Blood sugar or blood glucose is the primary source of energy for your body and comes from the food you consume. When you eat a meal, then sugar levels are usually at their highest—which powers your brain muscles and other bodily parts.
But when you eat more sugar than your body requires, it retains the leftovers in your liver and fat tissue, saving them for energy afterward. If you have not consumed enough of it and your body needs more food, the body can use that which you have stored.
This balancing act regulates sugar levels within range all day & night and sets the healthy functioning of the body.
Who needs to monitor blood sugar?
For people living with Type 1 diabetes, blood sugar monitoring and insulin administration is the standard of care. Patients have to monitor their blood sugar levels several times a day to get themselves injected with insulin to replace what would have been made in the pancreas.
For those with type-1 diabetes, the goal is to keep
Daily blood sugar content between 80 and 130 mg/dL (4.44 to 7.2 mmol/L) before meals.
After meal numbers no higher than 180 mg/dL (10 mmol/L).
On the other side, treatment for Type 2 diabetes does not require these necessary insulin calculations and is typically maintained with the same drugs’ regular administration on a fixed schedule. For those without type 2 diabetes,
The normal range of sugar levels should be between 70-99 mg/dl between meals.
During and right after 2 hours of eating, sugar levels can reach as high as 140.
However, having Type 2 diabetes means that it is difficult for your body to balance the amount of these sugars and as the condition progresses. It becomes even more difficult for your body to use sugar and store it from the food you eat.
This positions sugar levels outside the target range and knocks your body out of balance over time. The imbalance may have an effect on your eye, and kidney, feet, heart’s health.
High Blood Sugar Vs. Low Blood Sugar
To help us in explaining the symptoms that can occur because of high and low blood sugar levels.
Let’s assume, when the gun fires in a race, a person with “low blood sugar” would be puzzled and does not take off because of his low blood sugar levels (hypoglycemia).
Having sufficient sugar in the blood is necessary, as this is how sugar is transmitted to the brain. If the brain has too little sugar, it can cause shakiness, clams, and weakness. The blood sugar level should be monitored promptly when symptoms occur, which usually is lower than 70 mg/dl.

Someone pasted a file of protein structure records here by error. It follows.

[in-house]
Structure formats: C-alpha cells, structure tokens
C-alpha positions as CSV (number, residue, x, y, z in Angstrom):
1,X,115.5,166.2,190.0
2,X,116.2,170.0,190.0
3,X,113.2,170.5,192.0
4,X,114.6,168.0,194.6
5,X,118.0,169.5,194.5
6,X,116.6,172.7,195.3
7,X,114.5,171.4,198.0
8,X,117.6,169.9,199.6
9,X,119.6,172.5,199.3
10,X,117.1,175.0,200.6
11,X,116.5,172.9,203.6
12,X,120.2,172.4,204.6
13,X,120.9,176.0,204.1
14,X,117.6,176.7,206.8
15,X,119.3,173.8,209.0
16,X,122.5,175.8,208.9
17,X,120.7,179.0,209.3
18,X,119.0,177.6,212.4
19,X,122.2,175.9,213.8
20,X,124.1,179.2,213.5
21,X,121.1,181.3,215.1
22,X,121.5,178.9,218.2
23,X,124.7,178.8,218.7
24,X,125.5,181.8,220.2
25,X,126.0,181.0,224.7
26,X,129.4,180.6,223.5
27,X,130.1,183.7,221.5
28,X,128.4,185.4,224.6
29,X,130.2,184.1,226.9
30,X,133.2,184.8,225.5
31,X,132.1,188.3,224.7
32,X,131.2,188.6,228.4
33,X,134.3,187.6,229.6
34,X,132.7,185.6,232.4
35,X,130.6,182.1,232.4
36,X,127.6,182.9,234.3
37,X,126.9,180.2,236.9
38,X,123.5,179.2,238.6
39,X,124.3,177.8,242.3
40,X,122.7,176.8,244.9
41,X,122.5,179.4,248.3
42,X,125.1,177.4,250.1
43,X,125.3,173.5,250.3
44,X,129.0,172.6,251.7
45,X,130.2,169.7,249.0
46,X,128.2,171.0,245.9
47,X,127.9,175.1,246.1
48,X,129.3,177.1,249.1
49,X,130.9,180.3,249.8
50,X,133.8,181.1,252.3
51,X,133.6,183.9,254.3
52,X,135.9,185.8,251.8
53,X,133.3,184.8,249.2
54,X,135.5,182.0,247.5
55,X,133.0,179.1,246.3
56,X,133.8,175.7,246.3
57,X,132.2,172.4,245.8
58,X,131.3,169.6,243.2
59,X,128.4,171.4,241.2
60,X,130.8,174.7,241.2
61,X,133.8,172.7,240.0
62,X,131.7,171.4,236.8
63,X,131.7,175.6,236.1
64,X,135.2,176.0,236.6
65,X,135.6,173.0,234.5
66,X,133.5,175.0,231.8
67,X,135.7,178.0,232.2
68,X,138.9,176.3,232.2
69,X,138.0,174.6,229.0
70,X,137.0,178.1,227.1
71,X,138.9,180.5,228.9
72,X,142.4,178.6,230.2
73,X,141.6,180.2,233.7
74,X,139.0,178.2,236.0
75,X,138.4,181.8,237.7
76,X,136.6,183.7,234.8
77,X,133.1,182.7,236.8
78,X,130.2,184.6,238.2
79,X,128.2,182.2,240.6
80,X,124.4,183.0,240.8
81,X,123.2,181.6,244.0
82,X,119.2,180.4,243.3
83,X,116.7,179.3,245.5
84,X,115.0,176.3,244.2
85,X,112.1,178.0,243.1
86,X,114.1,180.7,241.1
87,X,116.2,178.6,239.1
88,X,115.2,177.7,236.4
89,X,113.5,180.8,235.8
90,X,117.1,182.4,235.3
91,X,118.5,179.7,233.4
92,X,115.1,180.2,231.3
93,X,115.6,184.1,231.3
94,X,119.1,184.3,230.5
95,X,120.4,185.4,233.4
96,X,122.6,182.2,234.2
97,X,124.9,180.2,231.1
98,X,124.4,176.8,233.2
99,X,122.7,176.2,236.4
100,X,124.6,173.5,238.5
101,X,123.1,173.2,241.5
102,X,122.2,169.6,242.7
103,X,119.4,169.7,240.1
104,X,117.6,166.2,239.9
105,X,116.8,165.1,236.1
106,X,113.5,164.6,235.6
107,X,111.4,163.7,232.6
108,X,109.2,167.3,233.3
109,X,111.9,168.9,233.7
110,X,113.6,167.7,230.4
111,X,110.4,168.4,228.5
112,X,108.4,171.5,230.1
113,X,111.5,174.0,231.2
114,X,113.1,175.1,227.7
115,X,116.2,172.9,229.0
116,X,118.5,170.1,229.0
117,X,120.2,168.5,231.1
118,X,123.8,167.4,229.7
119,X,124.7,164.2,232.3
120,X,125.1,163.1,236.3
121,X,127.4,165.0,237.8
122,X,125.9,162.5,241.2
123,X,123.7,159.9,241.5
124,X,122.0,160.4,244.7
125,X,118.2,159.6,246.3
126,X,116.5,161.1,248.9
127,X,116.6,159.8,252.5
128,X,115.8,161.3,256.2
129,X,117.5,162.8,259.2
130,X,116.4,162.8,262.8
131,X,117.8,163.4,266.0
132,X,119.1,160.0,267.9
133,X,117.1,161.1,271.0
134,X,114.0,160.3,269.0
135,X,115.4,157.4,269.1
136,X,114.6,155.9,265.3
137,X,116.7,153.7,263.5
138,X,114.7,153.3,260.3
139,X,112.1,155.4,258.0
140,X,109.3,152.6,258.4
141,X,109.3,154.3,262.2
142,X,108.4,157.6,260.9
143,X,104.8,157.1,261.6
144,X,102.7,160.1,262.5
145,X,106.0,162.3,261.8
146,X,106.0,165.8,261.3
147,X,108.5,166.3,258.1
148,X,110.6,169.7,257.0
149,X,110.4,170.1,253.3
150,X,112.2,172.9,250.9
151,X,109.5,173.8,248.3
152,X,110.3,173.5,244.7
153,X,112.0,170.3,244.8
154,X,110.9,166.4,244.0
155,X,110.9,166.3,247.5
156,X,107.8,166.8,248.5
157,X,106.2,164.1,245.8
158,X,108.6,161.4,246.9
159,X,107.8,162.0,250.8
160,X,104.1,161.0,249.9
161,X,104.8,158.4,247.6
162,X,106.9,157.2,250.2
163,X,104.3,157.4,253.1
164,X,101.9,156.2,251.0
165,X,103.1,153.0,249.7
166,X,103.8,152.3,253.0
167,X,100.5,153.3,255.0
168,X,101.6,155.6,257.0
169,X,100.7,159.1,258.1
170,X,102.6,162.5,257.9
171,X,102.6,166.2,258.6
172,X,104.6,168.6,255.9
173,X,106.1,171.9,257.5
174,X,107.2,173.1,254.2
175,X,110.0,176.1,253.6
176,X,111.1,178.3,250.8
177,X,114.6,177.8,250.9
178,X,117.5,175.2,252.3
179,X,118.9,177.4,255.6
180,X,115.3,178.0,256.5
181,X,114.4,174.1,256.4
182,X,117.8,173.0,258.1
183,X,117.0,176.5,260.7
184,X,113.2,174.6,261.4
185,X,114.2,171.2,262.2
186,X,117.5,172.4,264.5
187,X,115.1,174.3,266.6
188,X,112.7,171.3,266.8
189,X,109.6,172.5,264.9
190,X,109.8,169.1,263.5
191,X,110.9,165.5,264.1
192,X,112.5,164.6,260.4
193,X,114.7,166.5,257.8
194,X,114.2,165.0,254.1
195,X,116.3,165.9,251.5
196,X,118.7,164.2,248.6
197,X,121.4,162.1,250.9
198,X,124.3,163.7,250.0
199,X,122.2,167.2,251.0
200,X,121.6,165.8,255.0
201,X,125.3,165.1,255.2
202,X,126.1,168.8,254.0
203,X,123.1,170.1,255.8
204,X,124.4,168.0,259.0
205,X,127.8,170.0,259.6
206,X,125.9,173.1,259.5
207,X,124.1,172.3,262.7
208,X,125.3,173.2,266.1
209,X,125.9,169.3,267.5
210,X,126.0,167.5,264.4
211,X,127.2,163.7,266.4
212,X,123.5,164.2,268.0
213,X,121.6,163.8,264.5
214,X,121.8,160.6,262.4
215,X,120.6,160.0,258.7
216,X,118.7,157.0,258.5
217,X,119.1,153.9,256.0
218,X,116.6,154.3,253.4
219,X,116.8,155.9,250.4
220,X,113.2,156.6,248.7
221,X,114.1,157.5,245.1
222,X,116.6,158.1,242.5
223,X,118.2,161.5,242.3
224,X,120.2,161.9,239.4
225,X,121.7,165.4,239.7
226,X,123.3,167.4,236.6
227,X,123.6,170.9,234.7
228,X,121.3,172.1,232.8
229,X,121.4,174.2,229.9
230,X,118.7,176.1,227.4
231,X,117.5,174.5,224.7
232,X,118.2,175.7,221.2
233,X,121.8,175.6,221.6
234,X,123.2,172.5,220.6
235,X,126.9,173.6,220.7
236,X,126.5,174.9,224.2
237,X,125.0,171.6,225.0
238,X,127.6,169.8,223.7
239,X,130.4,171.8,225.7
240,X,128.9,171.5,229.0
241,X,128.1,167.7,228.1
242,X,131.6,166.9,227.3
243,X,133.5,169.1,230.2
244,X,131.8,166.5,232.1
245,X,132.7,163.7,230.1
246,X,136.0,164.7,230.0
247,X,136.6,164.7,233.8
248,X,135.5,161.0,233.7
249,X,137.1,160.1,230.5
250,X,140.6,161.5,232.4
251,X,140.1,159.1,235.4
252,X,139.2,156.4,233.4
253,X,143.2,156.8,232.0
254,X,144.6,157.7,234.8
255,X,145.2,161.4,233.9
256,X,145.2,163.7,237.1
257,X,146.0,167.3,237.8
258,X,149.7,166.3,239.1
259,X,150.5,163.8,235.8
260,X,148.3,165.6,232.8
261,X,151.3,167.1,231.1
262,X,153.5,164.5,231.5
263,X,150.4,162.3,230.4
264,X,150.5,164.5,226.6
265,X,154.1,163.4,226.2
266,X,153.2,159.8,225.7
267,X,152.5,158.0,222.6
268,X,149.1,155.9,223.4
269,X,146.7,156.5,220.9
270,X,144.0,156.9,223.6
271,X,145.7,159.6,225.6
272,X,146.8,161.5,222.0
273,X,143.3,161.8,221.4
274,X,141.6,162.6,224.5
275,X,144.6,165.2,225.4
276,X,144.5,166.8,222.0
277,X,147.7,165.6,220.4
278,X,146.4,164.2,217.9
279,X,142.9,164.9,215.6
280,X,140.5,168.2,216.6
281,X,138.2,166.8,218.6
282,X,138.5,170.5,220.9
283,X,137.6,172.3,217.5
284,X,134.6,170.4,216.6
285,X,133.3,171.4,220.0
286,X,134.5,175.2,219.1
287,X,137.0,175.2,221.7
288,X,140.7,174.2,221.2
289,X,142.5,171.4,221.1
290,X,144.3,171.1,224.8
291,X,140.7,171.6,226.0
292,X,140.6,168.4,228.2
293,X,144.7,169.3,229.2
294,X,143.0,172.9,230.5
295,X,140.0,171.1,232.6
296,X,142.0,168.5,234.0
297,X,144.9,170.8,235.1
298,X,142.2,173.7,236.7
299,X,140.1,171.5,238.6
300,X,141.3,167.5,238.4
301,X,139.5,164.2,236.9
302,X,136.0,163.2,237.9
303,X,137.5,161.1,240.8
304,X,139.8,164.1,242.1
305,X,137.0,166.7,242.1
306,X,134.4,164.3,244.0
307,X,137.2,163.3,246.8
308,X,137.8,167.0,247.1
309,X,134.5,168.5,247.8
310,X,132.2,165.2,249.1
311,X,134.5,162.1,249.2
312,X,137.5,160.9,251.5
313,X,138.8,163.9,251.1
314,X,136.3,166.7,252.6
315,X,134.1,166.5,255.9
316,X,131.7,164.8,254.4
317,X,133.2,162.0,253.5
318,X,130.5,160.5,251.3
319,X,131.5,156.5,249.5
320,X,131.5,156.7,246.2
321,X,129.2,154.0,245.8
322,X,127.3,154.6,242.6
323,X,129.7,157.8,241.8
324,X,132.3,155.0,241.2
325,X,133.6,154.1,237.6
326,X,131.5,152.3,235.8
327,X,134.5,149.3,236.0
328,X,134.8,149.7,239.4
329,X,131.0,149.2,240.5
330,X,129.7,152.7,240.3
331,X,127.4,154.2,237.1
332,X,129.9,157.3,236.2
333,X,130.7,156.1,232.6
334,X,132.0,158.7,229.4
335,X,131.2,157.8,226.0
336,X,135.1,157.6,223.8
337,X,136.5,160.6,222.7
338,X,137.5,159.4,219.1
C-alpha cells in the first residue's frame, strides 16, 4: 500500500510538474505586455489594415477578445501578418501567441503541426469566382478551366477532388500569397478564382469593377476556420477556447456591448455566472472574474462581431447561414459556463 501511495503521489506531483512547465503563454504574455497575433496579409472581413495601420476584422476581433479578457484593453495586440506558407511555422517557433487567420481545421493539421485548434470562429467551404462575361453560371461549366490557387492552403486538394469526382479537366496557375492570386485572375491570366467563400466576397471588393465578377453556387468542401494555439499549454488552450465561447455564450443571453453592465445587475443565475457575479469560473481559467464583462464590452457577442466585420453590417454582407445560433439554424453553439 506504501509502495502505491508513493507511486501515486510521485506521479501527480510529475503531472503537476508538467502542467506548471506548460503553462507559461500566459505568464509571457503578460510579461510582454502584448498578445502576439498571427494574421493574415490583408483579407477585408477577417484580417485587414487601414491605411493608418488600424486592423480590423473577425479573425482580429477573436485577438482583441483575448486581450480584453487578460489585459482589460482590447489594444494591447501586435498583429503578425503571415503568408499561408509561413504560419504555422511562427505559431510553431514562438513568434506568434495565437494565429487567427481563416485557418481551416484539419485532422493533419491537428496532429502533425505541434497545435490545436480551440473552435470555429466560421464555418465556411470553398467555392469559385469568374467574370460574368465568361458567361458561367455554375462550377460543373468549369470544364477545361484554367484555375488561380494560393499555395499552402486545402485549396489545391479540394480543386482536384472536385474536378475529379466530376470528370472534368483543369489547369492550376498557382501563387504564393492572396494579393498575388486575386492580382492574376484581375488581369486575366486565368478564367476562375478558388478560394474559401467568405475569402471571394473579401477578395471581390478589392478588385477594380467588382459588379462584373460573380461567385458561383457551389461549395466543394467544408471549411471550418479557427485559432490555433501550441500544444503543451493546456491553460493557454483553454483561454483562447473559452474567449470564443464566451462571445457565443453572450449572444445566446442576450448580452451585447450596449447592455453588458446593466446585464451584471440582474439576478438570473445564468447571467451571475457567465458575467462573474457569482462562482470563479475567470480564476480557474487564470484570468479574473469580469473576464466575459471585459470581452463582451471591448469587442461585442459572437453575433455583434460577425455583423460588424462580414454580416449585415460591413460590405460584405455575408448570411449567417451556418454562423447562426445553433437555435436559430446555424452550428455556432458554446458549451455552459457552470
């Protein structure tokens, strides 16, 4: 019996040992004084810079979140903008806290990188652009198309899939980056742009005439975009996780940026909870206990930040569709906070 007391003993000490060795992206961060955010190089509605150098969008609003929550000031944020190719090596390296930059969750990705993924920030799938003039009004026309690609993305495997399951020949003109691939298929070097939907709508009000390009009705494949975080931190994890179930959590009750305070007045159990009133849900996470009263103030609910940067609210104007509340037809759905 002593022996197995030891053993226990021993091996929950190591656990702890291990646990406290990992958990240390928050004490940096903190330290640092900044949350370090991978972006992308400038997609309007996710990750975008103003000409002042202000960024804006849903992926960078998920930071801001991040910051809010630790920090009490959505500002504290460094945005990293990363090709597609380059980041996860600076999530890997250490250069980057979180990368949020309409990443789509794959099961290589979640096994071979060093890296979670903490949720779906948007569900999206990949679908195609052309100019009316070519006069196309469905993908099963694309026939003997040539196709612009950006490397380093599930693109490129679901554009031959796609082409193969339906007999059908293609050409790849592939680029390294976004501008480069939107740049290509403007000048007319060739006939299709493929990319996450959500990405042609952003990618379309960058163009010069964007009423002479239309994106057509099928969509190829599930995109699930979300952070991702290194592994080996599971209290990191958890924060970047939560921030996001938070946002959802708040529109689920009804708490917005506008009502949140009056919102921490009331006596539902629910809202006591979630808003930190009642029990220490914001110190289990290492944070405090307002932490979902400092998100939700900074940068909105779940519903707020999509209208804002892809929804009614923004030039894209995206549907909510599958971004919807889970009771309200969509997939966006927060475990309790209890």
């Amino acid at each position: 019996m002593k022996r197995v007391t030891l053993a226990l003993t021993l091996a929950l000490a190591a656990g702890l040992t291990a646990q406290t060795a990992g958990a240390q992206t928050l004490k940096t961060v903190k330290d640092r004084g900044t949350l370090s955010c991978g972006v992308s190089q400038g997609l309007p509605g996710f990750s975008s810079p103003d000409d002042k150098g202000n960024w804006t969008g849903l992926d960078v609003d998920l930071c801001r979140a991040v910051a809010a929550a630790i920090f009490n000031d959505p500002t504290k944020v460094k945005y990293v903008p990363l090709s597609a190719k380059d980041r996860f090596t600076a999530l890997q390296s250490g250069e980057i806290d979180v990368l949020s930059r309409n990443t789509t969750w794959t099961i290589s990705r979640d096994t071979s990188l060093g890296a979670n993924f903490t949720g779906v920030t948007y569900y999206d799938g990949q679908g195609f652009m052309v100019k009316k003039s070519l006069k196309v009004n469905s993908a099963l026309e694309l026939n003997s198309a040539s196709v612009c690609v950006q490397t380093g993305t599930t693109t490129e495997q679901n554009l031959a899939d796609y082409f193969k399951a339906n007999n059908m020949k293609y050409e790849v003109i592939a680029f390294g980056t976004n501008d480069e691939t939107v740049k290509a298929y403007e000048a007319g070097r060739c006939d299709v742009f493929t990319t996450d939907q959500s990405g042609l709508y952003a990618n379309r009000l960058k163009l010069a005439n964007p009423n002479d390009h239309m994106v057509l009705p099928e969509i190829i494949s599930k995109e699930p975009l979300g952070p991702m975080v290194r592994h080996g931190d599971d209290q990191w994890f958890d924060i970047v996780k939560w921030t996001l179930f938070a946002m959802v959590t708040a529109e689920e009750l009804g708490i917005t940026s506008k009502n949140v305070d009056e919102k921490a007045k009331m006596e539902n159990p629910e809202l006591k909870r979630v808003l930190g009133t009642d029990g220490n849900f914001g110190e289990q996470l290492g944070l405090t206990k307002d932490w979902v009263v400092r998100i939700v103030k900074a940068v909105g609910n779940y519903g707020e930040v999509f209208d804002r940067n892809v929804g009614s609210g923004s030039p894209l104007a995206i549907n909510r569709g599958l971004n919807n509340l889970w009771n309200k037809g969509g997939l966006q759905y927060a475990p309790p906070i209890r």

After knowing of hypoglycemia, a person should immediately eat or drink something that contains 15 g of sugar or carbohydrates. A person could also take a plunge of 1 cup of low-fat milk.
The other runner represents high blood sugar or hyperglycemia. Although he can win the race comfortably, he was only running at pace because he had to urinate. The additional sugar in the body is no different from our hyper-runner because when sugar travels, it eliminates water from wherever it goes inside the body.
If glucose is raised over a point, it will spill out of the blood and into the urine and drag water out with it.
The end outcome will be that it increases urination frequency, which makes the person very sedated and exhausted. If this condition continues, the person may have blurred vision and could experience considerable weight loss.
What is the right time to check your blood sugar?
Many people have had diabetes for years and are uncertain when their finger-stick tests must be done. We shall cover some basic rules on the right time for finger stick blood sugar checks, which apply to most people with diabetes.
Know the basics.
The most effective time to check your blood sugar is no more than 15 minutes before a meal and 2 hours after a meal. The first reading of blood sugar taken before breakfast is called “fasting”. Readings taken two hours after a meal are called “postprandial.”
Less might be more.
Check your blood sugar before a meal and bedtime. It fits well because it is easier to remember. Furthermore, testing before meals and at bedtime gives the doctor enough details to decide about your diabetes treatment. With 4 finger sticks values in a day, the doctor will get about the same details as what they can get with six.
The number of finger stick checks per day is different for everyone.
The amount of times that a patient should test its blood sugar is specific to the patient. When diabetes is well controlled, doctors can recommend not monitoring sugar at all. But when a patient is on insulin, they recommend a patient to monitor blood sugar three to six times a day, depending on the number of injections.
Don’t discriminate; alternate.
It is almost as necessary to change the time of day when testing your blood sugar as when checking it. Apart from checking levels in the morning, you must check levels before lunch, before dinner, and at bedtime. Most diabetes patients have elevated blood sugars after a meal. By only checking the blood sugar in the morning after fasting, patients will miss discovering the real problem.
Diet and exercise are vital and help the body maintain a healthy level of sugar. However, when diet and exercise are not enough, a treatment plan needs to be modified.
Finally, always remember to talk with your medical provider to discuss the best plan of action for your health and not self-medicate.